A new future for cryptography in Haskell

How do cryptohash-sha256 et al fit into this? Are these packages considered trustworthy? Should they ultimately also be deprecated in favor of libsodium?


Hi! We would welcome your repository with great honour! :pray:
An invite has been sent so that you can transfer the repository to the haskell-cryptography organisation. :slight_smile:

I think that in this day and age we should aim to get away from hand-rolled, non audited, non-verified C implementations. I would rather have the algorithms based on libsodium yes.


I think we should have a discussion wrt. what implementation to use if available in multiple libraries. What do people here feel wrt. using Rust implementations?

Thank you for the invite. I’ve just moved the repository to the haskell-cryptography and updated links on Hackage.

If you like, I could add somebody to the list of the HsOpenSSL package maintainers on Hackage.

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Well fortunately the debate is closed fairly quickly: We become bound to what LLVM supports, which means that every arch that LLVM doesn’t support but that the GHC native code generator supports becomes excluded from using the package.

Perfect! If you want to stick around in a non-committed way, the #haskell-cryptography IRC channel (also bridged to Matrix) is open. :slight_smile:

This is also my reservation, but realistically speaking, there is no target that LLVM doesn’t have that GHC does have a NCG for. And the gcc rust project. So I’m not too concerned about this, especially with a 1-2 year horizon.

That being said, integrating C code is just by far easier than anything else. GHC’s FFI is geared towards C, (and please use CApiFFI!), and the lack of buildsystems for C, actually play into our hand here, we don’t need to deal with intricacies of other package managers, weird and deep dependency trees, …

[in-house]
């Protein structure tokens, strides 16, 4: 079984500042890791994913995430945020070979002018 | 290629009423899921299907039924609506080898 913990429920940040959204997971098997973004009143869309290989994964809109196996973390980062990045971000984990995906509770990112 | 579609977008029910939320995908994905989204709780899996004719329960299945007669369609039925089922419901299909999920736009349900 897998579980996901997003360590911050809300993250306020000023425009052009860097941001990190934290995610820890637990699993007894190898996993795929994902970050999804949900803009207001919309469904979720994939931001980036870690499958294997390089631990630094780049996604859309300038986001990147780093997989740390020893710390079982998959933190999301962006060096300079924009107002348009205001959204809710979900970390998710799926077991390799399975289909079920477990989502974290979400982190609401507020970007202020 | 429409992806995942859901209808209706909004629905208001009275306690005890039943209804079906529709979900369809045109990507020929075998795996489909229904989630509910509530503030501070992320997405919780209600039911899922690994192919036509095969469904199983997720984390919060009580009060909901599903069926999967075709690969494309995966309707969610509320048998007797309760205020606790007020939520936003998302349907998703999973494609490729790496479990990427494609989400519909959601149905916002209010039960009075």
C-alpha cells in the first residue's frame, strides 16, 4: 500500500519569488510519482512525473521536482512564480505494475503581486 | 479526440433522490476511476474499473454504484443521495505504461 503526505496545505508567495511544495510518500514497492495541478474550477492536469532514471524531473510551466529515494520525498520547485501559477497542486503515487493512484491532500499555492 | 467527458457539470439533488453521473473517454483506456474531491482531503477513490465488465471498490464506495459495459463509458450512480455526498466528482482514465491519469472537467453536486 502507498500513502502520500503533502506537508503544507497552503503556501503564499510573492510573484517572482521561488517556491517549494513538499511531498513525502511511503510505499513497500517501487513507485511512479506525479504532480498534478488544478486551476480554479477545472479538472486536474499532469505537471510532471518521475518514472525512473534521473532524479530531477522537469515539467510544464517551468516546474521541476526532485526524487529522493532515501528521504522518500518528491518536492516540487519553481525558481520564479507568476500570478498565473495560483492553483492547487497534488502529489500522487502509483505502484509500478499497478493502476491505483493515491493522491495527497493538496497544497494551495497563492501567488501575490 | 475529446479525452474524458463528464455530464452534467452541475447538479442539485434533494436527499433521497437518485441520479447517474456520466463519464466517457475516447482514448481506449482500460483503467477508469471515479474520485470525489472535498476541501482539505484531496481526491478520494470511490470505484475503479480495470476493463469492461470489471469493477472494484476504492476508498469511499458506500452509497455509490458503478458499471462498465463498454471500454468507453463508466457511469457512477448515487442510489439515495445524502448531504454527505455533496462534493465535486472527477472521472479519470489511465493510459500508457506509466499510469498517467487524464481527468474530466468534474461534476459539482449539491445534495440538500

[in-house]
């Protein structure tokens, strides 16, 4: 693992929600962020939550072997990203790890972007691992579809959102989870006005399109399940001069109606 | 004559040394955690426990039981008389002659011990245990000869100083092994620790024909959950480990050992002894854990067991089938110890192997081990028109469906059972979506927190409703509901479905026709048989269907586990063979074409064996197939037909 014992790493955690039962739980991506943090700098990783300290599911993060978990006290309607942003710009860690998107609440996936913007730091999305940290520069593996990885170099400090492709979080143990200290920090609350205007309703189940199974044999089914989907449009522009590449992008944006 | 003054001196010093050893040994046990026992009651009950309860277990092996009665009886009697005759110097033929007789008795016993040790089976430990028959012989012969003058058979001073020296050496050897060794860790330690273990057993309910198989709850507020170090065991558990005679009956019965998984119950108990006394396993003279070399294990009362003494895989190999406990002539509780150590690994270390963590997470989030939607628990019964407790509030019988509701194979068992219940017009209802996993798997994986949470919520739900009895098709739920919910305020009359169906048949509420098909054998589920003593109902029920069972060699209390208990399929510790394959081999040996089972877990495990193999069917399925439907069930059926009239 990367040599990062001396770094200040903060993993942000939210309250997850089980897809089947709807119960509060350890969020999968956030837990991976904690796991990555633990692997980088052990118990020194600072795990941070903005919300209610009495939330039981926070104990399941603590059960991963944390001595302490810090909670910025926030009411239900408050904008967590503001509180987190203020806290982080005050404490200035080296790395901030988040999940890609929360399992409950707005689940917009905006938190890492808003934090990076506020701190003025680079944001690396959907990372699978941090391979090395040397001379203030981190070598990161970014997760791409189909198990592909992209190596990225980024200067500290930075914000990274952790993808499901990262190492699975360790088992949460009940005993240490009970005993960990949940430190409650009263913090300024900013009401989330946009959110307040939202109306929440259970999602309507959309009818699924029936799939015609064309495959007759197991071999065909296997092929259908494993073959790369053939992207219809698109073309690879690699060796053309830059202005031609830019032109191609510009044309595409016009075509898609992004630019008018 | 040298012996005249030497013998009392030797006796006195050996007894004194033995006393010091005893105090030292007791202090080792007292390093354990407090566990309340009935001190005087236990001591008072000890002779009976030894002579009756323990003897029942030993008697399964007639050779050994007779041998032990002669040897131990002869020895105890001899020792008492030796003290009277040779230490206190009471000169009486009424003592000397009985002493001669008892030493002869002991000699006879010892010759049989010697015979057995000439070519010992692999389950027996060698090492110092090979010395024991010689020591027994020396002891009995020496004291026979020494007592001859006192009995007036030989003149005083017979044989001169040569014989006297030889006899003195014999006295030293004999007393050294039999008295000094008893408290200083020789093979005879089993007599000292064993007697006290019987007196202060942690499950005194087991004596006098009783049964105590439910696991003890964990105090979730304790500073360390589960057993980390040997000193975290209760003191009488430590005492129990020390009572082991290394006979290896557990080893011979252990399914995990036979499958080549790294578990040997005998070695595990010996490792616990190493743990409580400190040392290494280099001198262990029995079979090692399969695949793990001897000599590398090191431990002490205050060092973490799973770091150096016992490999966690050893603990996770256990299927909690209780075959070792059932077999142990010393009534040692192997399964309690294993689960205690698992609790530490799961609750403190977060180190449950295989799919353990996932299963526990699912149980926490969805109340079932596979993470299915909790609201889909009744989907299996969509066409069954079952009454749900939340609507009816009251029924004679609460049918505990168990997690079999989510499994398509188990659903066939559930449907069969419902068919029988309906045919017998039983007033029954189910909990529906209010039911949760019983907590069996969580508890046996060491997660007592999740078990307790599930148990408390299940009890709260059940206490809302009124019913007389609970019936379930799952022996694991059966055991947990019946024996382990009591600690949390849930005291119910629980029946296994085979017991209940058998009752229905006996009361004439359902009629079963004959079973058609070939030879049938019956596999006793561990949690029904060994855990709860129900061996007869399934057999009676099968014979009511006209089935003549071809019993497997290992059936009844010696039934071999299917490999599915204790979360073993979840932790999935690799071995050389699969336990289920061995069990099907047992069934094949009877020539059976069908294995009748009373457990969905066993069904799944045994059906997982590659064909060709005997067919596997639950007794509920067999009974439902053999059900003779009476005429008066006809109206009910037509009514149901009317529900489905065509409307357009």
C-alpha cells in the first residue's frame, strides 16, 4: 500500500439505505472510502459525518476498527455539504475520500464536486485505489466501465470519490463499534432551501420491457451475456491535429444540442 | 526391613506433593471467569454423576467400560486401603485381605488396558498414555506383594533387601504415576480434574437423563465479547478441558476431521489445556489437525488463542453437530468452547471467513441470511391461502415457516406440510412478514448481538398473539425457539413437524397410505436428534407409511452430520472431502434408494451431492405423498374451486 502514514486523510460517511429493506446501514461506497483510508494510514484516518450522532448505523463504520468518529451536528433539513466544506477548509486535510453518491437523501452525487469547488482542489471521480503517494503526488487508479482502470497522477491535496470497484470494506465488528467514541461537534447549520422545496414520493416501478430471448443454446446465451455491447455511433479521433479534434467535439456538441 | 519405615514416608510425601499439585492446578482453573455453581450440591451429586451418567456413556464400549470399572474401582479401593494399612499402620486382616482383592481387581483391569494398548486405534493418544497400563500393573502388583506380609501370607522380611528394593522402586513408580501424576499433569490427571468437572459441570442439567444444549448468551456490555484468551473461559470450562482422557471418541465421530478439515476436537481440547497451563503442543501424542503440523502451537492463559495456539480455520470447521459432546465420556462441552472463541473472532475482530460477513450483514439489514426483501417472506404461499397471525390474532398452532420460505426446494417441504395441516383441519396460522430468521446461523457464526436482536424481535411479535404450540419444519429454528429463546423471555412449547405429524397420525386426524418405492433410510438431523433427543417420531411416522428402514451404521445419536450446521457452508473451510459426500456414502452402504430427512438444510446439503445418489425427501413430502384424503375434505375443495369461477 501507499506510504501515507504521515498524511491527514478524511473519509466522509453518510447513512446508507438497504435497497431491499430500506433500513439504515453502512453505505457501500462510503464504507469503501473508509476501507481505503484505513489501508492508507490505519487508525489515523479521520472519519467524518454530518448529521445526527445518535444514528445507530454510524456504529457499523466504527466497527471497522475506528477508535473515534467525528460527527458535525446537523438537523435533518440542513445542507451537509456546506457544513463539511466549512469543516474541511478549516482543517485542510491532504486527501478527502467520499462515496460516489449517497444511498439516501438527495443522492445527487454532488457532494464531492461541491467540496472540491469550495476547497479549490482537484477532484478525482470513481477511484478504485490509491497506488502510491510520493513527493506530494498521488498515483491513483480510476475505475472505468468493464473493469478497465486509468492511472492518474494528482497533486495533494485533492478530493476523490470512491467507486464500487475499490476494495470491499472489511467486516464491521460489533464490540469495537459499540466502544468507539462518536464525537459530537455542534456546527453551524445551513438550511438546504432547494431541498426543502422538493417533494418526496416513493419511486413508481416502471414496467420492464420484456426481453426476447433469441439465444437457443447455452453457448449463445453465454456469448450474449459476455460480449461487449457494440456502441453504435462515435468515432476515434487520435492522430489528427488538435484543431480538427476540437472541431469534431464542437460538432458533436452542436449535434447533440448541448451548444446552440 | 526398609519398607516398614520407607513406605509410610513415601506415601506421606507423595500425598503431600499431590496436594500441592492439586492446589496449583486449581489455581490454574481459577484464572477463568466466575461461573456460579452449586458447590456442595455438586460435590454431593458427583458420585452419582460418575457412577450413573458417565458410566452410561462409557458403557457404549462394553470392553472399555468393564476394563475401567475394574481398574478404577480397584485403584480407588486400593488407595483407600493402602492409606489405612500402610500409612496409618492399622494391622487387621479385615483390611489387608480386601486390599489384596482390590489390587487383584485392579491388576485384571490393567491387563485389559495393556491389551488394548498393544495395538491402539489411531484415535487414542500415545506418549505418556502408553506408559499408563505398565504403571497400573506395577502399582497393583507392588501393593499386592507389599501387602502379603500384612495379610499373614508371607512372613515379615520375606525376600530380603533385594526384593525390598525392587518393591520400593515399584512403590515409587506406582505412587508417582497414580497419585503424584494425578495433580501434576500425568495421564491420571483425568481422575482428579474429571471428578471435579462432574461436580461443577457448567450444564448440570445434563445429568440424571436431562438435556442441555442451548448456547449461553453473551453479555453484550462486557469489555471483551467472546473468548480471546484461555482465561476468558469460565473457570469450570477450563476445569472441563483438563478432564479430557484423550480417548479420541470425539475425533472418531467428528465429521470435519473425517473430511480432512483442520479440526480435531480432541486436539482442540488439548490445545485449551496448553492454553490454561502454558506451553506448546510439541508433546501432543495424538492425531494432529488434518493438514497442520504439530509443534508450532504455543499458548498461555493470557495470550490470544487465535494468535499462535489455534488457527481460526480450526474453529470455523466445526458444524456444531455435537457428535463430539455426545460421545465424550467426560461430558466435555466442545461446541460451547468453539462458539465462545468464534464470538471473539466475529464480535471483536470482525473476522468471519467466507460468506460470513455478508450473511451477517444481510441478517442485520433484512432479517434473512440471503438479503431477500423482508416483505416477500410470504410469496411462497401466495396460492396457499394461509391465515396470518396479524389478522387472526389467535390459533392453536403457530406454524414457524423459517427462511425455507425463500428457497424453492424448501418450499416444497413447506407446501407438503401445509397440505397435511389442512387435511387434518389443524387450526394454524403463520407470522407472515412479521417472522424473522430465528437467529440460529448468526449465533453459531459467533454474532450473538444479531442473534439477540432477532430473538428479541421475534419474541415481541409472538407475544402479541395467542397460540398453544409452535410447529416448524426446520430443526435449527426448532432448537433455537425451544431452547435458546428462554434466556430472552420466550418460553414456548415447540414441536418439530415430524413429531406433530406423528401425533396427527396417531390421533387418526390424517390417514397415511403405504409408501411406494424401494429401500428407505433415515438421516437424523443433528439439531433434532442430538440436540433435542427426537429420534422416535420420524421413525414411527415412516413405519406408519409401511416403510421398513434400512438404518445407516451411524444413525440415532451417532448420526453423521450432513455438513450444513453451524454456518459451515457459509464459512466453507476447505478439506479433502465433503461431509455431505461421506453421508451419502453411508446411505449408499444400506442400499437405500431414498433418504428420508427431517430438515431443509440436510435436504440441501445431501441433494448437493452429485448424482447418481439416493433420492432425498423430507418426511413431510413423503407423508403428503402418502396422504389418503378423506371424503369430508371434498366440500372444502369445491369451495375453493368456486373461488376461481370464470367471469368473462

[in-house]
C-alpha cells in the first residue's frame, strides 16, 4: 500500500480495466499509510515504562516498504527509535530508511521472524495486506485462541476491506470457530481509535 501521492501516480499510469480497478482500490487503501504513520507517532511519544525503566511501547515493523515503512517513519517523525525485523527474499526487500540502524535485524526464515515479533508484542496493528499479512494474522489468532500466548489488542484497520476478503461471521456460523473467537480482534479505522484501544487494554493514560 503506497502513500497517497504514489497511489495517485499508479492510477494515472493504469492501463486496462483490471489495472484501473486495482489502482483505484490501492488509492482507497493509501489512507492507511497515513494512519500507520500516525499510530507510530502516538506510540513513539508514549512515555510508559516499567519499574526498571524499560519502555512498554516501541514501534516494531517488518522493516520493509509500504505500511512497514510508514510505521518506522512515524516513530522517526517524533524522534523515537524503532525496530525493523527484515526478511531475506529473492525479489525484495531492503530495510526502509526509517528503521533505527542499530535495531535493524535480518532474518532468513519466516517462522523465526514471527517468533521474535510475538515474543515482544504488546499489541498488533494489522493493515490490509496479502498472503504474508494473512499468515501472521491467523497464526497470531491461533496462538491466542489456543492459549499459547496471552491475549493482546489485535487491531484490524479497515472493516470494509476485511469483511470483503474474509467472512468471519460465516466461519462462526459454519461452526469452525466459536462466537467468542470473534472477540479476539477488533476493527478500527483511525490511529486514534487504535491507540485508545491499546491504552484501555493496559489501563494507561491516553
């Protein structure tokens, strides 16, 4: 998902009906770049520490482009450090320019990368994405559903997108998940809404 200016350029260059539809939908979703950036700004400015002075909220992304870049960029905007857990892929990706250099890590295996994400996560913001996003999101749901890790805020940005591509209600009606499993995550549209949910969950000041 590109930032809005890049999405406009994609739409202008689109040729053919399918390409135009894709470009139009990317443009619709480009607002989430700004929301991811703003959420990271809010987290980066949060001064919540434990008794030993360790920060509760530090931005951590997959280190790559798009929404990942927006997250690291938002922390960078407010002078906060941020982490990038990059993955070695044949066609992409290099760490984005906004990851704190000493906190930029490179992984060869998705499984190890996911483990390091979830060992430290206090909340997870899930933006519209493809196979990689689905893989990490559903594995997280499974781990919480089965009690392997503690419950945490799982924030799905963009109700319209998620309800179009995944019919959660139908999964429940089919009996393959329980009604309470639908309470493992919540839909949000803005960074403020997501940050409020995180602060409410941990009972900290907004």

Even cross compilation for C is fairly straight forward. Swap our $CC for <target-triple>-cc, and unless someone uses architecture specific code only (:roll_eyes: scrypt), it basically just works.


One reason for not squashing is that since the last release of cryptonite there have been a few commits which have broken the build.

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Is anybody here in touch with Galois? It seems like they’ve put a lot of effort into the cryptol library, wondering if it’s relevant to our goals here.

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Yes, I talk to Galwegians a bit but cryptol and saw are designed for verifying very low level implementations. What the discussion here is looking like is bindings to pre-existing implementations. Other than asking if they want to join is there something you have in mind?

maybe too easy :wink:
i wonder if it will make other targets like js, wasm or jvm harder

I think emscripten would be useful for the JS & Wasm.
For Java, the JNI will need a bit more tooling that is for sure.

but jni is not the same that produce directly jvm bytecode, but use the c ffi common to both targets, if i am not wrong
jni defeats one of main motivations of using the jvm in the first place, no?

Oh yeah but I’m not sure you want to compile C to Java for those kind of operations.

For ghcjs, not having to deal with (non-c) languages yet, is actually a benefit. The ecosystem hasn’t yet been tainted much with anything but c. Thus if you can turn c → JavaScript and generate bindings, you got a C integration. The fact that there is no package management solution you also need to deal with makes this quite tractable, and we do have ghcjs-c integration via emscripten. Asterius will do something similar with wasm via wasi.

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well, i still think there would be value in have a pure haskell implementation alternative which theoretically should be able to beat libsodium in terms of safety and reliability (not performance i guess), at least in the long term


java has its own cryptography libs (with irregular quality i guess) in pure jvm so you always could have the alternative of using them as jvm ffi of a hypothetical jvm backend for ghc

Yeah I would like to see a Haskell implementations of everything. Just put them behind a flag and make due note of things like timing side channels and whatever else not being investigated.

It’s good for cross compilation (even if C can work for JS, there’s always really obscure backends like Clash) and good for testing.

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Hmm, I wonder how one would deal with timing attacks in haskell. How to equalize the time spent with presence of laziness?